During Cook’s early naval career he gained fame and skill as a surveyor in Quebec and Newfoundland. By the time he was put in charge of the expeditions to the Pacific Ocean, mapmaking was one of Cook’s special interests and responsibilities.
Due to his early training Cook was able to link nautical mapping with the increasingly sophisticated techniques being employed by land surveyors, including the establishment of a reliable baseline and the use of triangulation and trigonometric readings from a series of landmarks to establish accurate coordinates.
To create accurate maps, both latitude and longitude must be known. Navigators had been able to work out latitude accurately for centuries by measuring the angle of the sun or a star above the horizon. Longitude was more difficult to measure, as it requires precise knowledge of the time difference between points on the surface of the earth.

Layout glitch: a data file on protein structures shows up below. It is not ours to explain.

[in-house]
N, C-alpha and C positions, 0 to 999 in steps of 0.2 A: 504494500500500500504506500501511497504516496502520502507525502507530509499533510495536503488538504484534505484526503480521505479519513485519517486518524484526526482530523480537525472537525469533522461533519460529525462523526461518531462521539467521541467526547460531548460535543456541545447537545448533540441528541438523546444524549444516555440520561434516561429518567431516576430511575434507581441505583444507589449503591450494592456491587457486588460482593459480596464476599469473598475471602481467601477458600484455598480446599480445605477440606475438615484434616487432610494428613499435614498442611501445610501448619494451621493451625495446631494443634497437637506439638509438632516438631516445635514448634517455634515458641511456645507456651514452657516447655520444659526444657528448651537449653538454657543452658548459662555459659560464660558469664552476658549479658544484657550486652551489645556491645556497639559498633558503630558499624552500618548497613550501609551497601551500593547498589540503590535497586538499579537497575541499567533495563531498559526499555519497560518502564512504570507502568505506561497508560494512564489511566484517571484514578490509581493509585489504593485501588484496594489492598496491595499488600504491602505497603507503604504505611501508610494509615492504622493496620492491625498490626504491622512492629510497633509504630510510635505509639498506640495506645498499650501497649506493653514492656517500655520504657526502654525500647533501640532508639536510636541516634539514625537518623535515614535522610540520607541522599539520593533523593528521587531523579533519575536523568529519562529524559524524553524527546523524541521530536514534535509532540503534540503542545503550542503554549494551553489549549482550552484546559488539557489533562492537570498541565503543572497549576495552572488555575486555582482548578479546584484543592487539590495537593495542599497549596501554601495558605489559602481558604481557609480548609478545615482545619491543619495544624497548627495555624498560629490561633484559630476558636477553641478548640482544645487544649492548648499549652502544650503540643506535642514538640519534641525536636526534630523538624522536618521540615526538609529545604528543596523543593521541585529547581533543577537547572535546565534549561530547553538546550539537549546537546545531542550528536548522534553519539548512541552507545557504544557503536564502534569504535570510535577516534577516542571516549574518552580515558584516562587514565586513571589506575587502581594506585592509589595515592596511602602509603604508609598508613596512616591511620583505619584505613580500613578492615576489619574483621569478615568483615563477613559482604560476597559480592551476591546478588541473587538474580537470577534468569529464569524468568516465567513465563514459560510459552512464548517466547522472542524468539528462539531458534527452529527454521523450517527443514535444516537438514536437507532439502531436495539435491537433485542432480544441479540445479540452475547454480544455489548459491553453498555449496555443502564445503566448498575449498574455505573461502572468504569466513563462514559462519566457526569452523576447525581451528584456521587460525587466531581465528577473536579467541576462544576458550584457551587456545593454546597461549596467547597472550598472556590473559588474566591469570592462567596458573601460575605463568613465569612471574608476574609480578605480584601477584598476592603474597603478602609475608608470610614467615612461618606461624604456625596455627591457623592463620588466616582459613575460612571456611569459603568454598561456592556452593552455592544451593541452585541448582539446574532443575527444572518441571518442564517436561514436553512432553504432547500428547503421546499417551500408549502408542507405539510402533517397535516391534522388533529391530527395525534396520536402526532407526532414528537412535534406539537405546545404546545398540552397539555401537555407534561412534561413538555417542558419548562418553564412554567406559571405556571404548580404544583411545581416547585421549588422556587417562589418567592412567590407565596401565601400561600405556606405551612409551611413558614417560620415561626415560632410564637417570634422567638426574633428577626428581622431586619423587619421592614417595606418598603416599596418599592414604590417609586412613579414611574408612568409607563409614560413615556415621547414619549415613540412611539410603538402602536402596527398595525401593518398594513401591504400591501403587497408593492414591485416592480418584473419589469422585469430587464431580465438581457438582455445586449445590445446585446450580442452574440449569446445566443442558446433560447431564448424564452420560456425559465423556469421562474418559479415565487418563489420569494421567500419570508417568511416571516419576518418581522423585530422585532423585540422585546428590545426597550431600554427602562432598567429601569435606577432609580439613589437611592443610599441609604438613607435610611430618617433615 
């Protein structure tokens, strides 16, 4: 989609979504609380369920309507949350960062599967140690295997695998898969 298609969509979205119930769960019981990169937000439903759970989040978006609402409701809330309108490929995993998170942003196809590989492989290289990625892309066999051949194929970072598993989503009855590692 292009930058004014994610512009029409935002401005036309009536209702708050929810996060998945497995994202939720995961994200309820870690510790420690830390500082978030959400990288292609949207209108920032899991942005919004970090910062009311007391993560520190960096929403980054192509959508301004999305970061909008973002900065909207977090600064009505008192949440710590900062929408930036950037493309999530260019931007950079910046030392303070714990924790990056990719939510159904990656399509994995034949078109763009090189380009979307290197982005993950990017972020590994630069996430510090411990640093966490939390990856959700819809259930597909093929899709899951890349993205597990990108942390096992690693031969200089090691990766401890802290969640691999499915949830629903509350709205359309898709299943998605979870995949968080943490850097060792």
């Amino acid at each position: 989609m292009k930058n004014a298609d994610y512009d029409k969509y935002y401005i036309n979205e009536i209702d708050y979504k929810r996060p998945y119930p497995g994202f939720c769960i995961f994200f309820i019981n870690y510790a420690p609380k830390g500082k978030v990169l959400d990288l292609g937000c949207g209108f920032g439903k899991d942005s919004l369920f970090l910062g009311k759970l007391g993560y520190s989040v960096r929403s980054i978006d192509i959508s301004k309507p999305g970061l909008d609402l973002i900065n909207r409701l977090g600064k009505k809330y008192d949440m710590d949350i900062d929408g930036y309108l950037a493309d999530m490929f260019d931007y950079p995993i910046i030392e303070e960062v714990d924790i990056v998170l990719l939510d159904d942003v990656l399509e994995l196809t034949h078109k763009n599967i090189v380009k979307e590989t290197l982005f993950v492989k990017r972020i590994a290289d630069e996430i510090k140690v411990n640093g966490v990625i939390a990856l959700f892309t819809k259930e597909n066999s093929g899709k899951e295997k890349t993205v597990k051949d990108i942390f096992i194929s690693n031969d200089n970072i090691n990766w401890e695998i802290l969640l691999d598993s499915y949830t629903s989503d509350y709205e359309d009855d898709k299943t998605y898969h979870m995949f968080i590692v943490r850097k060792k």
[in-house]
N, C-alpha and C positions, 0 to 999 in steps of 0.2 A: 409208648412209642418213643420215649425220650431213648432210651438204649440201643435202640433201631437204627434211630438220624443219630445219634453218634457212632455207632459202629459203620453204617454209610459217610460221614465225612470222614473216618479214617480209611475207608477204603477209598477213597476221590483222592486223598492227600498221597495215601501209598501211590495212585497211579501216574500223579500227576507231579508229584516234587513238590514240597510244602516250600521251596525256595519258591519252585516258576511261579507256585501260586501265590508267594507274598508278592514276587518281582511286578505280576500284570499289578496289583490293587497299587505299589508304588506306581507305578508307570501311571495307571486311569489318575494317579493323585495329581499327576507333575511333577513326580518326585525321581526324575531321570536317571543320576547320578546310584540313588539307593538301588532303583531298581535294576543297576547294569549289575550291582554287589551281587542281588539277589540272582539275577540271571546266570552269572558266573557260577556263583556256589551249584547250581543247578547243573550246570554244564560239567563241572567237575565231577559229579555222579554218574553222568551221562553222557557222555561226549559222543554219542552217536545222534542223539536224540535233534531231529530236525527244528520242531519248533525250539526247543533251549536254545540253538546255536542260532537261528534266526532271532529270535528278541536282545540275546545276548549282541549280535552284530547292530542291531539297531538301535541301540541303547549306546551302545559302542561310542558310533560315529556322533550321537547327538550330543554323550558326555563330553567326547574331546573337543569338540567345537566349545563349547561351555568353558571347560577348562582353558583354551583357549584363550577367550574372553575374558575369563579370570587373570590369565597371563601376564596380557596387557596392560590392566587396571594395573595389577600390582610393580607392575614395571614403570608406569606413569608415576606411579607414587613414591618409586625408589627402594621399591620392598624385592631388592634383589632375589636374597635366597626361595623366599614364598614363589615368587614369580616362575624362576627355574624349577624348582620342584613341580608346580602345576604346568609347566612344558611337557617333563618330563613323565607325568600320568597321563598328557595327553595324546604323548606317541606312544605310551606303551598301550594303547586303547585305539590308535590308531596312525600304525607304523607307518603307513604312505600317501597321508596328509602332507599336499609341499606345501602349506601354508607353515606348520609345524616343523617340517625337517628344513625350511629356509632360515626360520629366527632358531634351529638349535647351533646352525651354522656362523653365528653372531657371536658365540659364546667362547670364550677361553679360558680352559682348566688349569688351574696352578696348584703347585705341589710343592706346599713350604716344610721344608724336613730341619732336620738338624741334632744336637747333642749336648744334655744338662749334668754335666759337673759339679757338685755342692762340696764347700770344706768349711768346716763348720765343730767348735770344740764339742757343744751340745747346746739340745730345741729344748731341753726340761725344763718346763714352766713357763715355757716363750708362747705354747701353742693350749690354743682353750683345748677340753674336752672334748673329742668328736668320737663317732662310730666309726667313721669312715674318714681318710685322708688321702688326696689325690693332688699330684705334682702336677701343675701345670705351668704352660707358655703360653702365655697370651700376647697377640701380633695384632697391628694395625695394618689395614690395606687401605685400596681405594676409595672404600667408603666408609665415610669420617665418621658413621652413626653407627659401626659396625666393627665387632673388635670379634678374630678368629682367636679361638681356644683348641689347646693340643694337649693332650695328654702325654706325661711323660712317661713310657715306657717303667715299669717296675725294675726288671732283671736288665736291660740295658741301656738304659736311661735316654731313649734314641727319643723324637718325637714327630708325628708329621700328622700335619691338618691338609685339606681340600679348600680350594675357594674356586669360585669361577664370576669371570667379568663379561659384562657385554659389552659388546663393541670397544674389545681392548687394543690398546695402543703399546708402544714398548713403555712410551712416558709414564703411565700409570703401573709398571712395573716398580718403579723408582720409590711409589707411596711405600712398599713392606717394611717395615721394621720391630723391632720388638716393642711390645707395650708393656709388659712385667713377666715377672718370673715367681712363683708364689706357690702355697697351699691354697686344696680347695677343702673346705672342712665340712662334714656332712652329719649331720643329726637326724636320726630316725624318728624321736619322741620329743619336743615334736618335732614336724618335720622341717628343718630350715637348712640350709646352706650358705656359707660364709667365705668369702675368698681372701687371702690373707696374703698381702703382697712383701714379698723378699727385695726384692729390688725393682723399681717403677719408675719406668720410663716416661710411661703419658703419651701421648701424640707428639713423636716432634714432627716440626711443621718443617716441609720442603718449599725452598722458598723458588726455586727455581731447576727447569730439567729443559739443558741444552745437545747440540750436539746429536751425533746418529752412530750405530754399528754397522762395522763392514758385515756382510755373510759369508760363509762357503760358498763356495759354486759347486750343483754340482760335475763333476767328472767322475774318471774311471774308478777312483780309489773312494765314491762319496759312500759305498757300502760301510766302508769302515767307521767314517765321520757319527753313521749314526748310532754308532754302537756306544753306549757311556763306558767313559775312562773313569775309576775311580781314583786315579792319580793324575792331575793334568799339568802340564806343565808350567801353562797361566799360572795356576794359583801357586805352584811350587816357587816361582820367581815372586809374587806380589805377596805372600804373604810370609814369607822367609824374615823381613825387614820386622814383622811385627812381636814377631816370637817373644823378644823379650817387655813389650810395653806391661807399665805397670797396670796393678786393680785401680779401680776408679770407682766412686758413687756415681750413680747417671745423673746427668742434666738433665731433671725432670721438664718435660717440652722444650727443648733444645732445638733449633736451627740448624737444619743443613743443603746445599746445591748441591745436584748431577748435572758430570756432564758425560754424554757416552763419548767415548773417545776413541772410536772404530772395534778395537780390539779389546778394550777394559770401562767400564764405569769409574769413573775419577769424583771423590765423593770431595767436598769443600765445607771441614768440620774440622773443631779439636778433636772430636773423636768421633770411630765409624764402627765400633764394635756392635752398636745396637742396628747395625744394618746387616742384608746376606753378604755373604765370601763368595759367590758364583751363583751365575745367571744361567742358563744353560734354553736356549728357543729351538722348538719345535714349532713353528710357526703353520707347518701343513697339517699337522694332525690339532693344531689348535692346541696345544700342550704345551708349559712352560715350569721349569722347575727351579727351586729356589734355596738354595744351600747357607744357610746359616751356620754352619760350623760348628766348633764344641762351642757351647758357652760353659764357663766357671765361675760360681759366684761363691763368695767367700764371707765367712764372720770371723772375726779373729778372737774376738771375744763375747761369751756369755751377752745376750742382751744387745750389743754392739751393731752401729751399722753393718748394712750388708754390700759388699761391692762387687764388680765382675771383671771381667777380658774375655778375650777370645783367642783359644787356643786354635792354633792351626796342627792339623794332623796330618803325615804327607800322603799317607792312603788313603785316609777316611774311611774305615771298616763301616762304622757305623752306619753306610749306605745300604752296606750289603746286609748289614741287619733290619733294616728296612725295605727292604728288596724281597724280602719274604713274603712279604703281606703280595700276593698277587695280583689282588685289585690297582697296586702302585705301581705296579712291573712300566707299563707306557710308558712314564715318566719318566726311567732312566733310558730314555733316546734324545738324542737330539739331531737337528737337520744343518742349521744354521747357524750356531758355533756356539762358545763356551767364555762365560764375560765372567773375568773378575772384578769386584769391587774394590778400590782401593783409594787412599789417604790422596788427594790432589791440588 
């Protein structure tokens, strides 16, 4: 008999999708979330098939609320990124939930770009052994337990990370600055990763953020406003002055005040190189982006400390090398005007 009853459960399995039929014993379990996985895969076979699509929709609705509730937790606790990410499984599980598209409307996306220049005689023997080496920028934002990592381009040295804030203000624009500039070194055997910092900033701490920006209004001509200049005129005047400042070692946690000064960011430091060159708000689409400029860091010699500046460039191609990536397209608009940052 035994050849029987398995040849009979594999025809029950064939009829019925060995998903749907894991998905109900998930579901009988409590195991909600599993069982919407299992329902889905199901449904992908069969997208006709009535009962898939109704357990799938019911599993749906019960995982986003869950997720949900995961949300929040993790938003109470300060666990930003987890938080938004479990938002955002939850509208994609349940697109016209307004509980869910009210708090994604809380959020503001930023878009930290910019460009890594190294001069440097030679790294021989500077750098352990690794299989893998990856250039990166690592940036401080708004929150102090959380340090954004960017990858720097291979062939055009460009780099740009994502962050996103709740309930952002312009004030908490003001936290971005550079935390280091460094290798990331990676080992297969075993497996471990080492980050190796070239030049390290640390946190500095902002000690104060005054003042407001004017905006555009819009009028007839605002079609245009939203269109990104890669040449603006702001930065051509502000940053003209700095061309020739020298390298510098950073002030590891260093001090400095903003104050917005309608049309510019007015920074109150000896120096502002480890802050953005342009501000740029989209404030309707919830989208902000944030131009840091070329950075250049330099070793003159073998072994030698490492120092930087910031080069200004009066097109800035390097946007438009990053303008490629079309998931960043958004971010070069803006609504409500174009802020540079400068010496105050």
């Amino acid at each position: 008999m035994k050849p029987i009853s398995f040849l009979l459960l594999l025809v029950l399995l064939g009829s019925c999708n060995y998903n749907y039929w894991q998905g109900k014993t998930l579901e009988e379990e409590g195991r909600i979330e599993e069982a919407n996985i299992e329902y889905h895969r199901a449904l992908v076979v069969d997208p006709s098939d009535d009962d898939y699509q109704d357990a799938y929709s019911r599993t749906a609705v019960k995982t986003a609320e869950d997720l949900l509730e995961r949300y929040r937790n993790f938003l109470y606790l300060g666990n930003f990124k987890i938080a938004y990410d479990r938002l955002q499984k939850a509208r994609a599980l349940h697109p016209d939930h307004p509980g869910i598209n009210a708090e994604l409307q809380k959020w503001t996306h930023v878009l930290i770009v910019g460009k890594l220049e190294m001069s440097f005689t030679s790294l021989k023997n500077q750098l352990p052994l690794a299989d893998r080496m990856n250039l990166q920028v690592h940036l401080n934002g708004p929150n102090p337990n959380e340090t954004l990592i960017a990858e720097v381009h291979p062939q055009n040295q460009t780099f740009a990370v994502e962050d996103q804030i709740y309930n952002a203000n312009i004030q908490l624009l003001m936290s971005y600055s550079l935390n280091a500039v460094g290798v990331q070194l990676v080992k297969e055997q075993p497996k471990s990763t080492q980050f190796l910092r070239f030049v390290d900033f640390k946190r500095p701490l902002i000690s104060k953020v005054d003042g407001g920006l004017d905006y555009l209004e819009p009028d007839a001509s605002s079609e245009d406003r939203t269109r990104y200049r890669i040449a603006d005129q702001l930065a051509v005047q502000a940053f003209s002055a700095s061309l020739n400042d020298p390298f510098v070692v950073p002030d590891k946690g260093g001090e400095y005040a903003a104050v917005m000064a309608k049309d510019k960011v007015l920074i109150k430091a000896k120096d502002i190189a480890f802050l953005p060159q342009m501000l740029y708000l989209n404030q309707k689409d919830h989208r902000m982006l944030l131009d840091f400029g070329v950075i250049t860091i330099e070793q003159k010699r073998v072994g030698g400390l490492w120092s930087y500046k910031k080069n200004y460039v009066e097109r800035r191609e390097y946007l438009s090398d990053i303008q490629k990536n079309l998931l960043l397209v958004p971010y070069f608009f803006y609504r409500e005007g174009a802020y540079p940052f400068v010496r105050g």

Cook was able to make full use of the recent advances in navigation and mapmaking to map uncharted areas of the Pacific. On his first voyage, Cook mapped the entire coastline of New Zealand as well as many smaller islands, and on the third voyage he mapped the northwest coast of North America all the way to the Bering Strait between Alaska and Russia.